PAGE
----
Today's New York Times reports that US troop casualties in Iraq have fallen to virtually the lowest point since hostilities there began. Only five US soldiers have been killed in combat since the beginning of July. This is welcome and heartening news, and combined with steadily decreasing civilian fatalities among Iraqis testifies to the effectiveness of the "troop surge" begun in January. It is clear that those who opposed or doubted the troop surge, including Barack Obama (and myself), were wrong. The surge has not cured all of Iraq's ills, but to deny that it has improved the situation in that country is simply tendentious.
Obama's judgment did not measure up to that of Senator John McCain in this matter, but it surpassed and continues to surpass it in virtually every other respect. The successes of the surge do not vindicate the decision to invade Iraq in the first place, nor are they likely to do so. Nor is the surge an end unto itself or a path to ultimate victory, as John McCain seems to view it. Iraq has, for the moment, been brought back from the brink of chaos, but it is still a society wracked by terrible discord and in peril of cataclysmic collapse. The danger of McCain's repeated rhetoric about how "the surge is working" is its potential to lull American policymakers back into the delusional mindset that brought on the Iraq war in the first place: the misbegotten belief that conditions in Iraq are ultimately under American control.
The surge is a testament to the valor and ingenuity of America's armed forces, but to recognize that reality does not negate the fact that none of the surge's effect would have been possible if the US had not found competent Iraqi partners in Nuri al-Maliki's government, the Iraqi Army, and the Anbar Awakening. The charge that "withdrawal=defeat" rests on the fallacious assumption that Iraqi society will tolerate a massive US troop presence indefinitely, a notion for which there has been no empirical proof (quite the contrary). The peace that has been won can only be kept if the responsibility for maintaining it can be successfully transfered to the Iraqi government, military, and police. Otherwise the gains of the surge will begin to unravel and chaos will return.
One might well object that having been wrong about the surge, its opponents are on poor ground to maintain that gradual disengagement is best suited to the likely dispositions of Iraqi society. This is to ignore much of the evidence that continues to fill daily newspapers, however. Though violence is down in Iraq, it cannot be called "low." The forces of entropy in Iraq may be fatigued, but they may also be playing a wait-and-see game in the run-up to the US election. Both, indeed, may be true at once. Though US troop casualties are down, the cost-per-troop of the Iraq mission (representing, in part, the extraordinary precautions that must be taken to ensure force security) are still astronomically high. Moreover, common sense dictates that any foreign force, whether of US soldiers or Martians, would face insuperable difficulties in keeping the peace in Iraq for the long term. Iraqi society is so deeply divided that it is almost impossible for any outside element to cultivate and maintain the role of "fair broker" between mutually hostile factions. In the long run, nothing can replace the Iraqis' negotiating a stable social contract among themselves, a process that will ultimately require the disengagement of US forces.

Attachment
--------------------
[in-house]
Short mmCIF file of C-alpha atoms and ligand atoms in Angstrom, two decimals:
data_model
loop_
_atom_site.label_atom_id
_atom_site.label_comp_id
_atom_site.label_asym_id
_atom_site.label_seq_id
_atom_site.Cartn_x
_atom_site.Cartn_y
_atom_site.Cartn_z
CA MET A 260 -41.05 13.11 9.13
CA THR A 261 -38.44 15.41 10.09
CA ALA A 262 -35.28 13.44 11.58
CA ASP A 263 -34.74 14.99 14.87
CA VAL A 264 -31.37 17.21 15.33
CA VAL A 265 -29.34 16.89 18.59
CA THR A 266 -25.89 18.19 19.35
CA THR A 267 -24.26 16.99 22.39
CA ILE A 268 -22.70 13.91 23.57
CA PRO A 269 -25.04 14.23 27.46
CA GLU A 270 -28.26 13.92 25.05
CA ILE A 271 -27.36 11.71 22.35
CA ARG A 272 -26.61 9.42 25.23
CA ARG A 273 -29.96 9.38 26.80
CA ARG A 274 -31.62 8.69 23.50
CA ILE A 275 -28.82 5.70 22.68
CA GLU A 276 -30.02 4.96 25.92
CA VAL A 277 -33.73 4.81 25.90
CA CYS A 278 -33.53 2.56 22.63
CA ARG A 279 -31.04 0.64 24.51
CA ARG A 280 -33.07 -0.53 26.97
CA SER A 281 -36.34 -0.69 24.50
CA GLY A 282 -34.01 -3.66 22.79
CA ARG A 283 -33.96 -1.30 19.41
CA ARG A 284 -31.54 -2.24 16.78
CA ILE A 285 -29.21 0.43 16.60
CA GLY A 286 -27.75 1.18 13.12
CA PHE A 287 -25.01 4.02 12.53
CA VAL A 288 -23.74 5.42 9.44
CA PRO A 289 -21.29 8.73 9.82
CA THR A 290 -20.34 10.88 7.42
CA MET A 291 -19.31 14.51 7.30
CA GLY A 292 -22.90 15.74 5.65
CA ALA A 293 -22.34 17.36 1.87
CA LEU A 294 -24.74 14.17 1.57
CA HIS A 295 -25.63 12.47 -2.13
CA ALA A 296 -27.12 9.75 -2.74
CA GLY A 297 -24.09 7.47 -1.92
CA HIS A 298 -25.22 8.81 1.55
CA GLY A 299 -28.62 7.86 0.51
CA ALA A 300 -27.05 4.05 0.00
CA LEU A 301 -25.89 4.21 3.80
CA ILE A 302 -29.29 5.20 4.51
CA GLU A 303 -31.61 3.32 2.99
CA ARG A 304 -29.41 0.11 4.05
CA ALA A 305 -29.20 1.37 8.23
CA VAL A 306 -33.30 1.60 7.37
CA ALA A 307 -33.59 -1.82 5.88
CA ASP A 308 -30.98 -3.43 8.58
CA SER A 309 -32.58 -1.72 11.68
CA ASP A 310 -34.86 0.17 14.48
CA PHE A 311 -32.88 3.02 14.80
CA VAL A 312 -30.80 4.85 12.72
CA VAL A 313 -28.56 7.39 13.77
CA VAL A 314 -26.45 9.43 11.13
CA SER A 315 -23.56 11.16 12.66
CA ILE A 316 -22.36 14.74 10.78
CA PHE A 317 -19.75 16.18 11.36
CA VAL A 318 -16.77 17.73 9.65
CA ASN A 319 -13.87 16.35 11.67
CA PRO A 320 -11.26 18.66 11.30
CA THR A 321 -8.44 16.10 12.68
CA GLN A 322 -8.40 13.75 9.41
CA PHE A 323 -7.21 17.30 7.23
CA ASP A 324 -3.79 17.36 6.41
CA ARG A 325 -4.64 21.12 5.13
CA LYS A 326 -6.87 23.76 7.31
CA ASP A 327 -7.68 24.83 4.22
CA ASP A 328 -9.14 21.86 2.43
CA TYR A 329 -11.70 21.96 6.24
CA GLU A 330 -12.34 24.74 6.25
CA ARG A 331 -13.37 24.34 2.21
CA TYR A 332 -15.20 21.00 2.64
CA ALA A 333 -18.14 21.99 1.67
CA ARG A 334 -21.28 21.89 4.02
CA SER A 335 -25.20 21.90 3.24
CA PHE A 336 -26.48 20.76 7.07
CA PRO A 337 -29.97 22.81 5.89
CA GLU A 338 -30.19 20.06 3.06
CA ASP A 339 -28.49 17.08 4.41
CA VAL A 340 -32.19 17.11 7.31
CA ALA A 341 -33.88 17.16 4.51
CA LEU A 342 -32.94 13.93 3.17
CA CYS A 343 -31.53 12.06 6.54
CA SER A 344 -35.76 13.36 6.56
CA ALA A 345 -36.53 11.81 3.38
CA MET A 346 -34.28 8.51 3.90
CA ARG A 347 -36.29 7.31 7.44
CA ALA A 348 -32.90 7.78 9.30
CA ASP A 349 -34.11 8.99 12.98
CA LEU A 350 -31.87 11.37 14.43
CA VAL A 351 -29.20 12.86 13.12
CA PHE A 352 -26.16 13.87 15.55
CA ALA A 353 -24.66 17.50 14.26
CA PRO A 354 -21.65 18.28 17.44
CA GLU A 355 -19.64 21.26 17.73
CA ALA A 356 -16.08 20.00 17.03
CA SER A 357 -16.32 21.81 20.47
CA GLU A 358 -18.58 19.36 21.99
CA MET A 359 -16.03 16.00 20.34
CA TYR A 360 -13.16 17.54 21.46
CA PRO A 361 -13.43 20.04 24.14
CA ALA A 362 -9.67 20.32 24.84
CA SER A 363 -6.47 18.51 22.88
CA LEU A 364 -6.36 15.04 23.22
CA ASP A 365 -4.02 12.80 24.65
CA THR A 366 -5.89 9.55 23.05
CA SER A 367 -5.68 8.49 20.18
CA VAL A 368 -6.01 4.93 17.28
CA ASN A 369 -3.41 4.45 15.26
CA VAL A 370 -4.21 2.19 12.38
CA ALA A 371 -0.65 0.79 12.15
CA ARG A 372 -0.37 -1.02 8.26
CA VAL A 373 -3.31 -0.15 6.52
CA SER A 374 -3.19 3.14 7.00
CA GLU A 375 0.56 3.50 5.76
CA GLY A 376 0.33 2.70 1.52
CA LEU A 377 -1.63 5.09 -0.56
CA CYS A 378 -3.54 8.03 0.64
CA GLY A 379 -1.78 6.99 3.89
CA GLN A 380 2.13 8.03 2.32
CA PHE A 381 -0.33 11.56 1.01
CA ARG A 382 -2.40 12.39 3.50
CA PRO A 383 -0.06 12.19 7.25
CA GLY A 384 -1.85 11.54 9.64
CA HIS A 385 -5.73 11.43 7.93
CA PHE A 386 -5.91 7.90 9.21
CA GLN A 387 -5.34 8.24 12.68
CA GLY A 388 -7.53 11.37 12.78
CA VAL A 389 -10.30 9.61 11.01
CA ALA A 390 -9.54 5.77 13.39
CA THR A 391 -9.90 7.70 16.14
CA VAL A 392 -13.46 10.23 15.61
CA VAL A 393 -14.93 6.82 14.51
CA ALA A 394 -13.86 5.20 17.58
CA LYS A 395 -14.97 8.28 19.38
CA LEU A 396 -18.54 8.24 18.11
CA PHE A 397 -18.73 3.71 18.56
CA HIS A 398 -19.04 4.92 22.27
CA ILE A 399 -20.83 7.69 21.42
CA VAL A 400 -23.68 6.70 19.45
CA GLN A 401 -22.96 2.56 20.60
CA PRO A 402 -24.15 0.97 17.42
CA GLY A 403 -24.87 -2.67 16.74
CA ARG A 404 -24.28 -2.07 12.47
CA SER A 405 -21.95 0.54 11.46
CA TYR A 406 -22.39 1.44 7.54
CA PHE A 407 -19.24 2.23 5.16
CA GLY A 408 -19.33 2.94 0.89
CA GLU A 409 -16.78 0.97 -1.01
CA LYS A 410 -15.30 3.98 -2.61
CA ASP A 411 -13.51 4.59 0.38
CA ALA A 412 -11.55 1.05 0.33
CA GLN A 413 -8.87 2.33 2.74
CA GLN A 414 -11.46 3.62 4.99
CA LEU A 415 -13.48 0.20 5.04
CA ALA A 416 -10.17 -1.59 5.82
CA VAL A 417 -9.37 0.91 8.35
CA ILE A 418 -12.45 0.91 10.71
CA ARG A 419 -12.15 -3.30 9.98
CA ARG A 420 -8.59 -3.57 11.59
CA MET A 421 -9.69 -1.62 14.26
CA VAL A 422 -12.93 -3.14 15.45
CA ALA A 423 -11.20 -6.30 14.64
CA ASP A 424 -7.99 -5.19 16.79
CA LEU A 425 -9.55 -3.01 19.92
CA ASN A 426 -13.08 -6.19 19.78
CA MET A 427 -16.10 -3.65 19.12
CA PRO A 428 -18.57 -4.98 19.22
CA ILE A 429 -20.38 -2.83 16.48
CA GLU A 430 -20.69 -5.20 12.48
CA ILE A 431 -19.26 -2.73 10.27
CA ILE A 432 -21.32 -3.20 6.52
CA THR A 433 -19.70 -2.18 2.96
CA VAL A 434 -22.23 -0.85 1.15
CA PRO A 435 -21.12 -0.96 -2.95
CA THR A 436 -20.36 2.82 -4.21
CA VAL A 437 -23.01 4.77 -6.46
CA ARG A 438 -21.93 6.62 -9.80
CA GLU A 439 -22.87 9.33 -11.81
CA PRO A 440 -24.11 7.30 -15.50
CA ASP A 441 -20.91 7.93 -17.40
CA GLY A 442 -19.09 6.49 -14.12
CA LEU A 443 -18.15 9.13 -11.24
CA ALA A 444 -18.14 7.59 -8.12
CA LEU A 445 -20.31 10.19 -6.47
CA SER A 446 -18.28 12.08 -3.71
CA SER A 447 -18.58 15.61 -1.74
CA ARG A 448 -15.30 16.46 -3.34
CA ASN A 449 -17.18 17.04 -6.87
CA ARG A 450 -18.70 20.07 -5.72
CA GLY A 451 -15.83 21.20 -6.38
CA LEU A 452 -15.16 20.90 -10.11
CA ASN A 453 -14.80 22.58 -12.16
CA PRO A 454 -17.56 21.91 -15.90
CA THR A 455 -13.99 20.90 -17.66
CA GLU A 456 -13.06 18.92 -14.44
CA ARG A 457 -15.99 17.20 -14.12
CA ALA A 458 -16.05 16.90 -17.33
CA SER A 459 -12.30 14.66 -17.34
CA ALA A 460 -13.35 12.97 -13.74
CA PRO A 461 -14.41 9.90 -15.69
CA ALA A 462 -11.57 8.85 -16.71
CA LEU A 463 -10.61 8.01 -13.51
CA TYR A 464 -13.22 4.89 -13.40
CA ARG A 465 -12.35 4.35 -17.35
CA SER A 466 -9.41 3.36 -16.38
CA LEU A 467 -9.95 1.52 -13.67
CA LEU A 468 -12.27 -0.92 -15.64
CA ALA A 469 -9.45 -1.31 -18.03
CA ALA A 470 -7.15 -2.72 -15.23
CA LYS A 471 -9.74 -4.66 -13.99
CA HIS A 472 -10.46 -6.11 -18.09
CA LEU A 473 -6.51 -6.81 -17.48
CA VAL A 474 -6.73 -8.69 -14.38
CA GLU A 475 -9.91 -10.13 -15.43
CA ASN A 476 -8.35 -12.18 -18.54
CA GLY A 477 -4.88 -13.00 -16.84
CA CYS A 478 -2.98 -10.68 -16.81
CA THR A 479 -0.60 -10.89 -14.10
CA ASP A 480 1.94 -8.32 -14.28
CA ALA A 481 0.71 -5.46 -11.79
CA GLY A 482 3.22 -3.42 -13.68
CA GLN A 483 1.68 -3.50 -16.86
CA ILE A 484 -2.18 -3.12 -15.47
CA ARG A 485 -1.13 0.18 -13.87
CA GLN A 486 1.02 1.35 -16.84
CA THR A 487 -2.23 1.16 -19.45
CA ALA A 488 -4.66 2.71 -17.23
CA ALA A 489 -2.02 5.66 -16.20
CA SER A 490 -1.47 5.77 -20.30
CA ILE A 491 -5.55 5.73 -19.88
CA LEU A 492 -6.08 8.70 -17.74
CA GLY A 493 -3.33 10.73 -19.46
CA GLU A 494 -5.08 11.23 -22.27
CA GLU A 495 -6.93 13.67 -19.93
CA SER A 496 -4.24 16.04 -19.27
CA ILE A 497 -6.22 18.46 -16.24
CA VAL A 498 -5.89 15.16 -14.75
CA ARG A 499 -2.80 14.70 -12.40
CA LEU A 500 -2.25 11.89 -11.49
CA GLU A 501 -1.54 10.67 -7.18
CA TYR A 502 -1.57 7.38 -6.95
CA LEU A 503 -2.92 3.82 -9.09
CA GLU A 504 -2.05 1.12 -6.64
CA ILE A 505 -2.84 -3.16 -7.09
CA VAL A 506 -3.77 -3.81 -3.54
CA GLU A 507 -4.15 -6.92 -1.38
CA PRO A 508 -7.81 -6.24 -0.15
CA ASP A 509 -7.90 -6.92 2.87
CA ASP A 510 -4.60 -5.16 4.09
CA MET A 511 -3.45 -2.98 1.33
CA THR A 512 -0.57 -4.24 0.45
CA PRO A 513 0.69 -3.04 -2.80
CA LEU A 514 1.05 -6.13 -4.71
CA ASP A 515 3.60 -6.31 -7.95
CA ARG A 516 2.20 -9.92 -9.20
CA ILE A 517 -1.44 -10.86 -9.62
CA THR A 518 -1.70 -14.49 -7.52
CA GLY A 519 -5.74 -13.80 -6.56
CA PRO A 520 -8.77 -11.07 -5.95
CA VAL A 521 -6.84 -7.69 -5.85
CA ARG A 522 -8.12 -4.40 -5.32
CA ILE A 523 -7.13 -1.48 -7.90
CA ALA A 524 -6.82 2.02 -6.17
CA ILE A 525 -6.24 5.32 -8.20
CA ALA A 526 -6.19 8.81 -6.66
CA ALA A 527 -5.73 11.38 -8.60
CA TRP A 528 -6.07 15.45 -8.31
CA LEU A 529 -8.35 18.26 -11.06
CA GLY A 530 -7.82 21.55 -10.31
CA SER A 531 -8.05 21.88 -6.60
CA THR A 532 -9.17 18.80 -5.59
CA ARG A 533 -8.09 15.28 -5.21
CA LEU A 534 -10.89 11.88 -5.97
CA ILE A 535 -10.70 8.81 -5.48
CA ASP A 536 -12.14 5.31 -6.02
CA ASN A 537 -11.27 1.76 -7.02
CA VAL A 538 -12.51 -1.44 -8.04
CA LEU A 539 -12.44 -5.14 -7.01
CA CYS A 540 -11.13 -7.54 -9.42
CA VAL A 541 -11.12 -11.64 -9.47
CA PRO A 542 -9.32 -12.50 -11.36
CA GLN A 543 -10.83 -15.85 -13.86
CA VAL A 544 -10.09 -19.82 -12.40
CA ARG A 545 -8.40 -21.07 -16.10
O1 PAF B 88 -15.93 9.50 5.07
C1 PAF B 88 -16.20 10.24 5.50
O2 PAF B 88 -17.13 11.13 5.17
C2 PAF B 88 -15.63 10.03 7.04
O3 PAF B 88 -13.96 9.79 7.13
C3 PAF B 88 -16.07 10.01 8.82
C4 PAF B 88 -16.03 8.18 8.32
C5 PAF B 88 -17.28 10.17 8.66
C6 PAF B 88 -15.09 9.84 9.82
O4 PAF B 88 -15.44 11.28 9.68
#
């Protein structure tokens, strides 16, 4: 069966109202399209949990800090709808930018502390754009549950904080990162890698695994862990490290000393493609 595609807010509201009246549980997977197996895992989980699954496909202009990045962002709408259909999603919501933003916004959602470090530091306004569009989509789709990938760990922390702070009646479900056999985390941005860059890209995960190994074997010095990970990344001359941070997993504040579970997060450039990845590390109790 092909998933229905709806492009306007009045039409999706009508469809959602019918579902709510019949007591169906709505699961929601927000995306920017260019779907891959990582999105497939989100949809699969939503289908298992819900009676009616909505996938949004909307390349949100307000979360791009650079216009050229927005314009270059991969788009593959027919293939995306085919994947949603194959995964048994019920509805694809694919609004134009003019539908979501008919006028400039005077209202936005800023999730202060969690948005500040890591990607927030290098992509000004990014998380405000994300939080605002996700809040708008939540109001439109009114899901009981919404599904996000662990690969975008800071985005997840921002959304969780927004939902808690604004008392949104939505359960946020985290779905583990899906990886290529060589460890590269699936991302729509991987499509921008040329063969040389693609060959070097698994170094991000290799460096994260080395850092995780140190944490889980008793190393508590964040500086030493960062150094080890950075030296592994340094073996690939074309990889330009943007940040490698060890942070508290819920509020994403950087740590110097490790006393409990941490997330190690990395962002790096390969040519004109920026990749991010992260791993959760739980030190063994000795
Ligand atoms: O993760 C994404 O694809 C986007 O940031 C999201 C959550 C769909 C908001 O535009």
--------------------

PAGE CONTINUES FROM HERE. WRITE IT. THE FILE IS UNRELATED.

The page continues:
Senator McCain seems to think that his superior wisdom in supporting the surge should be an argument that carries him to the White House. That tack, however, opens the question of whose judgment was better with the regard to invading Iraq in the first place (if we are to argue the past...), and on that score Obama is likely to carry the argument for most Americans. They seem to feel, as I do, that whatever good news there has been of recent, the costs of the Iraq war have been too high and the risks are still very, very severe.
Obama would be well advised to remain focused on the future, though, because there he has a better argument than McCain as well. Withdrawal does not equal defeat, as McCain would contend. Disengagement from Iraq, rather, is the only path to potential victory. No peace in Iraq will endure unless it is one that the Iraqis themselves establish and superintend. Thus Obama is right that the long-term mission given to US commanders like David Petraeus should be to plan for and execute the ultimate disengagement of US combat forces from Iraq. This is the argument that Obama can wield very effectively against McCain this fall. Disengagement is the best way to honor the sacrifice of our troops, as disengagement is the only path that may yield the long-term fruits that could still be reaped from their struggle: a stable, prosperous, and sovereign Iraq.